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January 17, 2012

Ant Painting — Ant farms are SO 20th century

In today's Washington Post we learn about this new discipline, courtesy of Aaron Leitko who wrote the following:

Ant Painting: Unique Identification of Insects

This has to rank among the more tedious tasks given to grad students: To distinguish among ants used in experiments, researchers use a brush to paint color codes on their itty-bitty backs. For the benefit of budding entomologists and, really, anybody else who wants to go all Georges Seurat on a bunch of bugs, scientists at Arizona State University's Pratt Laboratory have assembled a handy how-to video, which they recently posted on YouTube. The instructions are practical: How do you keep them from wriggling? Knock them out with carbon dioxide. How do you hold them in place? Bind them to a sponge with a single strand of human hair. How much paint do you need? Not much.

January 17, 2012 at 04:01 PM | Permalink | Comments (0) | TrackBack

Pac-Man Fleece Blanket — Wocka wocka nom nom burrrr!


50" x 60".



[via CSYCB]

January 17, 2012 at 03:01 PM | Permalink | Comments (0) | TrackBack

Sam Maloof: "And that's the arm."

In this 1990 video the legendary furniture maker, then 74, takes a piece of wood and shapes a chair arm on his bandsaw, cutting compound curves freehand.

Great artists make it look effortless.

When making a chair, said Maloof, "I do it all by eye. I do it by feel. I use the measure of my hand rather than a rule.... People have asked me how I go about developing a design. There are three things that I emphasize: eye, hand, and heart."

James Lord, interviewing Alberto Giacometti in his studio, watched the artist draw.

He said to him, "You make it look so easy."

Giacometti replied, "It is easy. All it takes is a lifetime.

In last Thursday's Wall Street Journal, Jeremy Hildreth wrote about "The House That Sam Built," a show featuring 35 pieces of Maloof's furniture, up at the Huntington Library in San Marino, California through January 30.

January 17, 2012 at 02:01 PM | Permalink | Comments (0) | TrackBack

Webble Active Footrest


"Grab your board and go desktop surfing with me."



[via Fancy]

January 17, 2012 at 01:01 PM | Permalink | Comments (1) | TrackBack

"A Thing or Two About Twins"


That's the title of the cover story of National Geographic's January 2012 issue.

Read the piece — free — or download it/print it out before it disappears behind a pay wall.

The accompanying photo galleries — by Jodi Cobb and Martin Schoeller — are mind-blowing.

Fair warning.

January 17, 2012 at 12:01 PM | Permalink | Comments (0) | TrackBack

Toad's Earphones — Super Mario Bros delight




Toad entered our world in 1985 and it's taken 27 years to finally get his earphones right.



January 17, 2012 at 11:01 AM | Permalink | Comments (0) | TrackBack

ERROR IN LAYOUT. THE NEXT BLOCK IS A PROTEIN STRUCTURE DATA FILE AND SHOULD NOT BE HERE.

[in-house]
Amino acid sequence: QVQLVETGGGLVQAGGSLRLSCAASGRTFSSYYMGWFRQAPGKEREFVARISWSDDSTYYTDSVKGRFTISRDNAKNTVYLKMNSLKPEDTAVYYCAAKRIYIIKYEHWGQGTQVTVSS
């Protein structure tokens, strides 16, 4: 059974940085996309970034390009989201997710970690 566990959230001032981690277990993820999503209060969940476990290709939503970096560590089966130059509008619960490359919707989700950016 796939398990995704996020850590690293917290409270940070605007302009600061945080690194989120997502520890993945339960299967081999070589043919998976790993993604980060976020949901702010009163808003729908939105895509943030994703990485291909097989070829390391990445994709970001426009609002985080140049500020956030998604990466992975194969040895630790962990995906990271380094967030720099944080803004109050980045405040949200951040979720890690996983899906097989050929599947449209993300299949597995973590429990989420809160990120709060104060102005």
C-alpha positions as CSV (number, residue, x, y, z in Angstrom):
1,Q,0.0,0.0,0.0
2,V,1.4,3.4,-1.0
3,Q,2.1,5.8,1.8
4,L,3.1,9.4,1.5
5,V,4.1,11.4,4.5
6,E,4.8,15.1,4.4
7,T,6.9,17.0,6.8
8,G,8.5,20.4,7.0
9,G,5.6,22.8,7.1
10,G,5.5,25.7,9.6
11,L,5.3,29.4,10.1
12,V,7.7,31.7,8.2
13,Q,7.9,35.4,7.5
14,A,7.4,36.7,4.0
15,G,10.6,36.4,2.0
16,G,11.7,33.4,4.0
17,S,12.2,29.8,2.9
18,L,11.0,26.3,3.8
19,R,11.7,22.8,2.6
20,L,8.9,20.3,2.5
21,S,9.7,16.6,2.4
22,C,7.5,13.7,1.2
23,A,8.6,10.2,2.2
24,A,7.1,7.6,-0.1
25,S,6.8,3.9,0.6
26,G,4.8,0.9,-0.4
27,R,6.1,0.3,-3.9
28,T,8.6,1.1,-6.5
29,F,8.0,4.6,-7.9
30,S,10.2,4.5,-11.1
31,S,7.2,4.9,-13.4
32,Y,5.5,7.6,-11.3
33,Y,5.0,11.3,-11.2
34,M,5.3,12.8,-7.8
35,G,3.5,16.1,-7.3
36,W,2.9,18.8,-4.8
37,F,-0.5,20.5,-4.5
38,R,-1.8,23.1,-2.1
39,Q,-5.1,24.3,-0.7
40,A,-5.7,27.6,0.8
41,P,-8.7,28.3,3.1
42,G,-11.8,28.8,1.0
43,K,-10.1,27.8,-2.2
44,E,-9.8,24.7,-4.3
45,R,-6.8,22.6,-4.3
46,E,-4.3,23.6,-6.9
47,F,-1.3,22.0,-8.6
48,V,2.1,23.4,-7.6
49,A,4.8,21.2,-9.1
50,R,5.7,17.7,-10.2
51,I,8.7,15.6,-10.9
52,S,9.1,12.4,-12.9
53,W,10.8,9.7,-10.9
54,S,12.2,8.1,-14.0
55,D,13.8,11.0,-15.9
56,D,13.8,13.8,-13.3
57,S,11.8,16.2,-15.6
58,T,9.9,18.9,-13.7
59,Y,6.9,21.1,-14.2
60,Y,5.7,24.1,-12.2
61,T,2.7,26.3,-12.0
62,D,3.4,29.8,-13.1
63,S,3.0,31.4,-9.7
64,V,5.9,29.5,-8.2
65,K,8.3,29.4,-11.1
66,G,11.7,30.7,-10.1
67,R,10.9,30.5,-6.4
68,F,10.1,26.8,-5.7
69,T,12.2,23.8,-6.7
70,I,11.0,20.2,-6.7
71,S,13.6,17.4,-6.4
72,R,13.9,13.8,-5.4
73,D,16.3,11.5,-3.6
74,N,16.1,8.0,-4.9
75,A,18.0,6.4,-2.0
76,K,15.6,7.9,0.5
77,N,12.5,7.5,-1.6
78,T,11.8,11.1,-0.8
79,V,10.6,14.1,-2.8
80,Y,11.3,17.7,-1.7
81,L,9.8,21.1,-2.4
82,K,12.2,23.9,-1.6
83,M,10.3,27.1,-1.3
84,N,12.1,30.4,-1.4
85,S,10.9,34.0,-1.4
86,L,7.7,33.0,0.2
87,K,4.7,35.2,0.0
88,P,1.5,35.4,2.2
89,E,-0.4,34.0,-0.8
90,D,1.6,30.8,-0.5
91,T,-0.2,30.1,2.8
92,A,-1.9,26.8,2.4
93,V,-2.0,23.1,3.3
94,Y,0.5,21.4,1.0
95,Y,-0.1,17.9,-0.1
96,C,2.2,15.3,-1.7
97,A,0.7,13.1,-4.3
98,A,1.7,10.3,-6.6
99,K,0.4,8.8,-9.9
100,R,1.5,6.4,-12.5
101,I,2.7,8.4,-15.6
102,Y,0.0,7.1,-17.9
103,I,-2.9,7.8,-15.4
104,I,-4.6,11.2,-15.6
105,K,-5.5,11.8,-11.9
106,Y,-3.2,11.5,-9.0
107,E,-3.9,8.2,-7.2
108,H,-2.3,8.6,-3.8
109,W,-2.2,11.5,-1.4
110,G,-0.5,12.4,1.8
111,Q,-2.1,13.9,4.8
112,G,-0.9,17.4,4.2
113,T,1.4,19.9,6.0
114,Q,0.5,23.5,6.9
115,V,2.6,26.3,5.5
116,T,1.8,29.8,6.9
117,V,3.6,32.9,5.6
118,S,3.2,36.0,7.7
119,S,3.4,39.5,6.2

Recreational Orthopedics


Say what?


There's a rotation I missed during med school and internship.


From the website:

Welcome to  RecOrtho.com, home for recreational orthopedics.

What is Recreational Orthopedics?

Recreational Orthopedics is the private art of wearing orthopedic devices for fun. Orthopedic devices used by those interested in this art include Casts, Braces, Crutches, Wheelchairs and verious other orthopedic paraphanalia.

Why do we do this?No one really knows what attract's us to such an interest. I don't think any of expected that we would be orthopedic hobbiests when we grew up, but somehow we are here.

I only learned of the existence of recreational orthopedics and RecOrtho.com a moment ago, when I saw it was the second most frequent referral site to bookofjoe:


I had my Crack Research Team®™© drill down:

Screen Shot 2012-01-15 at 8.13.06 PM

and it would appear that the February 23, 2010 post "Casttoo — Waterproof X-ray cast tattoo" is the targeted entry.


Nice job, team.


The photographs above and below


depict a variety of Casttoos.

January 17, 2012 at 10:01 AM | Permalink | Comments (1) | TrackBack

Create-a-Crock — Personalized Crock-Pot


Who knew?

From the website:


Bring more to the table by adding a special touch to your meals with a customized Crock-Pot slow cooker. Simply choose from a variety of designs and upload your favorite photos. CREATE-A-CROCK... for yourself, for a gift, or just for fun!

The ideal Crock-Pot slow cooker for cooking a roast or two chickens, it also makes easy work of soup, chili, stew and all your favorite slow cooker recipes. The high, low and warm settings accommodate varied cooking needs and time constraints, and clean up is a snap with dishwasher-safe removable stoneware that doubles as a convenient serving dish complete with dishwasher-safe glass lid. If the outside of your customized slow cooker gets dirty, you can wipe it down with a soft, damp cloth.

Features and Specifications:

• 5.5 quart capacity; serves approximately 5-6 people; holds a 6lb. roast
• Convenient warm setting keeps food warm without overcooking
• Dishwasher-safe stoneware and lid for easy clean-up
• Removable oval stoneware
• Recipes included



[via reader Virginia Moore who wrote in a comment on Saturday's personalized Kleenex box post, "Did you know you can also personalize your new crockpot?" We do now.]

January 17, 2012 at 09:01 AM | Permalink | Comments (0) | TrackBack

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